Linux Print System at Cisco Systems, Inc.
Every time a new printer was installed, not only did I have to create a queue on my UNIX print servers, but the Desktop Technology Group also had to create a separate queue on their NT servers. To make matters worse, the drivers on the PC had to be carefully matched with the drivers used under NT.
I investigated Samba and was extremely impressed with its ability to provide the same services to PCs using the same protocols NT used. Essentially, one could make a UNIX machine pretend to be an NT server. Samba is also extremely configurable—so much that it is easy to be confused by the enormous array of choices.
Expecting rejection and a passionate argument of NT versus UNIX, I approached the Desktop Technology Group with the idea of taking over PC printing. Their response was, “Really? You'll take over setting up and managing these obnoxious printers for us? Hey, it's all yours!”
The Samba protocol (SMB), however, has a severe limitation: the browsing (which allows the user to get a list of available printers) is done using a single UDP packet, and so is limited to about 8KB worth of printer names and descriptions. In our environment, this translated to about 50 printer names per server. However, I found Samba had the ability to use different configuration files according to the name the PC thinks the server is called. For example, suppose that for one physical server, I register the two pseudo-server names pserver1 and pserver2 in Microsoft's version of DNS, WINS. The PC will see two servers, pserver1 and pserver2, both referring to the same physical Samba server. The Samba server will pick a different configuration file and serve a different set of printers according to which pseudo-server the PC thinks it is talking to. This allows us to effectively break the 8KB barrier by separating printers into smaller groups.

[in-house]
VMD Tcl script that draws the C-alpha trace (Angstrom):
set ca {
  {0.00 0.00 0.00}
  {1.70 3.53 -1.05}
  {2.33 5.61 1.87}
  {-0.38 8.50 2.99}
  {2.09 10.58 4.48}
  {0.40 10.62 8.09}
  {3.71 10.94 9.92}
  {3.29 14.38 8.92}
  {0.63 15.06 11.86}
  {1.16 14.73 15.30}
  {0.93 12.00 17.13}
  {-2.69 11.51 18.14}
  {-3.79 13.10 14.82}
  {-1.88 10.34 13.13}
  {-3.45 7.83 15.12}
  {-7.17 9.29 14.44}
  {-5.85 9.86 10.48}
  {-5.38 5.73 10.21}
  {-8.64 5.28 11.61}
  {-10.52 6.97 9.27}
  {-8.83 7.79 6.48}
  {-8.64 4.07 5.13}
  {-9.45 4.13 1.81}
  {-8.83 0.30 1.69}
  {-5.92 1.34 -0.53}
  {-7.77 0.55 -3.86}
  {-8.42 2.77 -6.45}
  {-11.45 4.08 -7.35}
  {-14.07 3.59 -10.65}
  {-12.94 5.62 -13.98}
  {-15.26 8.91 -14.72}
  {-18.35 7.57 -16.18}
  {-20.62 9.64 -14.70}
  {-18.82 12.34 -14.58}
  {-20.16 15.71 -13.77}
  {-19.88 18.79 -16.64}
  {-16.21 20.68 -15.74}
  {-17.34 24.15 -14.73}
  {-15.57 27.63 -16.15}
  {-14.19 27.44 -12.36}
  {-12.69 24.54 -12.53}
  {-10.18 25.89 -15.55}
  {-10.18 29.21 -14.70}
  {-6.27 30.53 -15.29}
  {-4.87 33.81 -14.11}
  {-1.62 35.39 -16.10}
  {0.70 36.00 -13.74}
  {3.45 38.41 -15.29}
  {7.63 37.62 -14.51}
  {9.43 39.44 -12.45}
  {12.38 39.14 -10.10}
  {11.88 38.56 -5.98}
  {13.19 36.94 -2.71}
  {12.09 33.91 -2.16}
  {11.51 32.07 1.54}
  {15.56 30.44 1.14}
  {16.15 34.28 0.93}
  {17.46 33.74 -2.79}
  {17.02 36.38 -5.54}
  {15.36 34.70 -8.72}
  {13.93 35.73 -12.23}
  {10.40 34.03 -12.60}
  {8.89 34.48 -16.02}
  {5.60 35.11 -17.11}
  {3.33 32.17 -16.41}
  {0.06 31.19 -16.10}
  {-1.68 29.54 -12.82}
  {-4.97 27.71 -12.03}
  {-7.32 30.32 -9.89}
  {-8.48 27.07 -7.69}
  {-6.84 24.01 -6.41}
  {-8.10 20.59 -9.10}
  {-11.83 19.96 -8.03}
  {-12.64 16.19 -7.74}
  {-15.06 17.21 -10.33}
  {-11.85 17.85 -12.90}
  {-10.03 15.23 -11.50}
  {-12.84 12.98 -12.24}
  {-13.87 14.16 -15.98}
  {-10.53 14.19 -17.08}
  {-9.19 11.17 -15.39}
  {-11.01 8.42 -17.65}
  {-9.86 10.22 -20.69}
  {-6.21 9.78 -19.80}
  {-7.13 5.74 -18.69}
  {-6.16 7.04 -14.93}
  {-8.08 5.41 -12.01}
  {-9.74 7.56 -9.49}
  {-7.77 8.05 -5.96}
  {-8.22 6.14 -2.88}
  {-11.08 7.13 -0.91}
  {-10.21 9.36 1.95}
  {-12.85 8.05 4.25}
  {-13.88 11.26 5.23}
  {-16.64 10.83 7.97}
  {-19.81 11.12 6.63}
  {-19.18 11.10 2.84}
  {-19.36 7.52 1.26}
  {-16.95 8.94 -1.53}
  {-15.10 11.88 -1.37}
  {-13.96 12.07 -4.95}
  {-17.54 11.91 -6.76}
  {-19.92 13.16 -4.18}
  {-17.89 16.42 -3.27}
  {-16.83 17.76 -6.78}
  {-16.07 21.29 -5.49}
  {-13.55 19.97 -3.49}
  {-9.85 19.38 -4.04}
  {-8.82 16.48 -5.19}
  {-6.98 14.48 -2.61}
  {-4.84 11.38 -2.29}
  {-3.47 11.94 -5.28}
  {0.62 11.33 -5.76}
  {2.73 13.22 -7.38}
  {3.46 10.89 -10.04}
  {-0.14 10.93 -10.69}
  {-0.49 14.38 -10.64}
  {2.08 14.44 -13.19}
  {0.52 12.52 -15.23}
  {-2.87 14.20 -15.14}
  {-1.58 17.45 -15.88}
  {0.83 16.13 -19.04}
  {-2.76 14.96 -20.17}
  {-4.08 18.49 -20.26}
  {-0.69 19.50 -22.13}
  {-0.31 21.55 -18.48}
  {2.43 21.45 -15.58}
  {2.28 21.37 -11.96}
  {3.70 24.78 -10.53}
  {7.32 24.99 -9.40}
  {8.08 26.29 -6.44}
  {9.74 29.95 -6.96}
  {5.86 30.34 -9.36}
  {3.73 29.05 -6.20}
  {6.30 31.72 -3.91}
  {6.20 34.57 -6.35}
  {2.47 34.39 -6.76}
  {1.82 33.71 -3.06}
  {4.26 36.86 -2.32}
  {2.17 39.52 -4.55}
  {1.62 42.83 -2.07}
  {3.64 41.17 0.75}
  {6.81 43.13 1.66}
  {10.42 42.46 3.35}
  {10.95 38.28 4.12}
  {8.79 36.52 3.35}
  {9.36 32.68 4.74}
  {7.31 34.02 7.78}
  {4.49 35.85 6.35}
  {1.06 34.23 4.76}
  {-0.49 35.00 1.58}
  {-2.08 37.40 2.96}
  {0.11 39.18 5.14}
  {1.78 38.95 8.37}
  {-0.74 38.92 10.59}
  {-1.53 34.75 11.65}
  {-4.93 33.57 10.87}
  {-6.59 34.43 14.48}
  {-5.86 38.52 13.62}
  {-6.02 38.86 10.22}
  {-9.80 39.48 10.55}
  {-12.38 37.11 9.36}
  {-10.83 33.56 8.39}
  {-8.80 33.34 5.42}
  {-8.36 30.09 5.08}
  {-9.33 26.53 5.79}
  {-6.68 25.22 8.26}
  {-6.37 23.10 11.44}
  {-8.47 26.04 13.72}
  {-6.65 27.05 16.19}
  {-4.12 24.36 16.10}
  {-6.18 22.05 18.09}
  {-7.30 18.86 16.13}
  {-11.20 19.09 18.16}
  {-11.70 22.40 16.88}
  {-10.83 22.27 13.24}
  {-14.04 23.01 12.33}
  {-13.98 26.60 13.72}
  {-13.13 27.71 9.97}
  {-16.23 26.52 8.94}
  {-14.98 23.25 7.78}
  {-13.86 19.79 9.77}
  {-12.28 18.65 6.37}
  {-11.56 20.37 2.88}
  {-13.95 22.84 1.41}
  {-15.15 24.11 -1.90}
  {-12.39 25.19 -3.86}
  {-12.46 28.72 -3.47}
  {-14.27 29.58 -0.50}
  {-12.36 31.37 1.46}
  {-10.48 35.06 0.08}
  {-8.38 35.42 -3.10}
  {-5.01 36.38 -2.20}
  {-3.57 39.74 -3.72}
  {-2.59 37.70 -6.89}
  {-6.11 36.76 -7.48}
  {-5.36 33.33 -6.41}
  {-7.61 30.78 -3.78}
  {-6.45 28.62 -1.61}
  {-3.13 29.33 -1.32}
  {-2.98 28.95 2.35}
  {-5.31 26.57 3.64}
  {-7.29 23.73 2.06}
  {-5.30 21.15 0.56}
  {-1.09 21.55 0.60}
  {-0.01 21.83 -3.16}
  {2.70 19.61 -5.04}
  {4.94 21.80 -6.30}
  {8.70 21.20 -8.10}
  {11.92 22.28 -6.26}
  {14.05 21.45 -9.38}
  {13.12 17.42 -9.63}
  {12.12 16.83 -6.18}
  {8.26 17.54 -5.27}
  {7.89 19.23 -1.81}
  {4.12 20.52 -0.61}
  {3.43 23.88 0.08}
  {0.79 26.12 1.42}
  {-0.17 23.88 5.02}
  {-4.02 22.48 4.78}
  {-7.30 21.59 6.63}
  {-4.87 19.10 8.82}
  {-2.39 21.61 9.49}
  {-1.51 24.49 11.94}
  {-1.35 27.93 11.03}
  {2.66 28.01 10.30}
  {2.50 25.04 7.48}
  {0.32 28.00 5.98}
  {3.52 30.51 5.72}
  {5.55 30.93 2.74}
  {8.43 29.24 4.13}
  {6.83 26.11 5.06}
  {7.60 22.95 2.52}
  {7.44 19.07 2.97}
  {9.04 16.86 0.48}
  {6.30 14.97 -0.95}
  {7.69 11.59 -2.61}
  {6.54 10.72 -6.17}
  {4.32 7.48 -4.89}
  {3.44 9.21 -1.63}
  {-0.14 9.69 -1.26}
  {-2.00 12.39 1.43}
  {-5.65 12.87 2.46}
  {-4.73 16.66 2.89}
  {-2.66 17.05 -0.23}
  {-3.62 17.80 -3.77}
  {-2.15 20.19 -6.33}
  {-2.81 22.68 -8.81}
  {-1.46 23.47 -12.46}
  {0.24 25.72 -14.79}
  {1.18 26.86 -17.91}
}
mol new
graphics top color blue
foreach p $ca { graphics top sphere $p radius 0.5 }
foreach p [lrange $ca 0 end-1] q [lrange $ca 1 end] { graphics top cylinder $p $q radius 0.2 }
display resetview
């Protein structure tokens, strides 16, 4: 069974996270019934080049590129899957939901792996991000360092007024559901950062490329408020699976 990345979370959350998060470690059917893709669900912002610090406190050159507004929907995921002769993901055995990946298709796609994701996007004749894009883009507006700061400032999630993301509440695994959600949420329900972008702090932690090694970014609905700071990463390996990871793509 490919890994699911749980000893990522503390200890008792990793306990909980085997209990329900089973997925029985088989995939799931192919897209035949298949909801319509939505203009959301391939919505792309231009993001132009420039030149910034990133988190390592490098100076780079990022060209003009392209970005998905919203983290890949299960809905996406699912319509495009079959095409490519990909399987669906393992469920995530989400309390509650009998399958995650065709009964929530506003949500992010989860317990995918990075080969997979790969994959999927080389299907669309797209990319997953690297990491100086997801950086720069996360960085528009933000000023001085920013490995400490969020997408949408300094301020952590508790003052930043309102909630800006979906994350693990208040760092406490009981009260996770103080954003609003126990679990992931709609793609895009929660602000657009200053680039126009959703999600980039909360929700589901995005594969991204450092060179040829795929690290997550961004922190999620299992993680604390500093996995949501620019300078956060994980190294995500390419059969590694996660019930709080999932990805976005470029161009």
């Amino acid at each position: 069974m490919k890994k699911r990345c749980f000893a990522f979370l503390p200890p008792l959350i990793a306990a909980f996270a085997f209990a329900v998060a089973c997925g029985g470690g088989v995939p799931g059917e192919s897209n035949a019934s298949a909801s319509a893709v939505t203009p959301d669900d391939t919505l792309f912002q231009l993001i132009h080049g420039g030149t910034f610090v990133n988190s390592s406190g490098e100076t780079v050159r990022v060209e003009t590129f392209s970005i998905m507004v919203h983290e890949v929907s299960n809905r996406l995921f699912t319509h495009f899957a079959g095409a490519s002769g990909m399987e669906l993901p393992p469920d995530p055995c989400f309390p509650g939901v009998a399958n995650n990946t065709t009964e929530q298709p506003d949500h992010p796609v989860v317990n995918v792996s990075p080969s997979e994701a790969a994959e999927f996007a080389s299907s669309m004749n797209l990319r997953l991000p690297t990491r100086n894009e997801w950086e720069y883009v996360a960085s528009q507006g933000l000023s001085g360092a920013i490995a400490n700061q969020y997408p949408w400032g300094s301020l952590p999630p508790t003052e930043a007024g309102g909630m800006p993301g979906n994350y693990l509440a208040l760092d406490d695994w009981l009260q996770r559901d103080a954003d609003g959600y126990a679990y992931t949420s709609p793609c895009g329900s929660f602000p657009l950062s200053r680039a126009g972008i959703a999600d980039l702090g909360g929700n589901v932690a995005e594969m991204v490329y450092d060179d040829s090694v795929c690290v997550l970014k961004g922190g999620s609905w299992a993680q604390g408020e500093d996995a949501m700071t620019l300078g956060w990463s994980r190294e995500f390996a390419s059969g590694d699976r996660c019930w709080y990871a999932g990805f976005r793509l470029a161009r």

The printing itself is simple. The Samba configuration files specify a program or script to run when a print job is received. Usually, this is a simple lpr command. The PC queue display is done by converting the output of the lpq command.
The print servers could, of course, talk to all the different printer protocols. Add to this the Samba capability of receiving jobs from any PC, and now any PC can send a job to any printer—even an AppleTalk printer.
I could have just associated the pseudo-server names with the loccodes; however, I found this lacked the flexibility I needed. Since the PC printer path (in the form of “\pseudo-server\printer-name”) was fixed in people's PCs, I found that if I moved a printer from one loccode to another, people would have to re-install the printer on their PCs. This caused a problem when I was making administrative changes like splitting a loccode up or joining two together; in this case, I wanted to be able to make these changes without involving the user.
The only way to do this was to associate the pseudo-server name not with the loccode, but directly to another grouping: the “service group” or “sgroup”. I could associate a loccode to one or more of these sgroups. Conversely, each sgroup could have multiple loccodes associated with it. To use database parlance, loccodes and sgroups have a many-to-many relationship. The sgroup concept allows me to split, join or move loccodes without changing the client PCs.
For more information on sgroups and loccodes as well as an example of how they are used, see the “Loccodes and Sgroups” sidebar.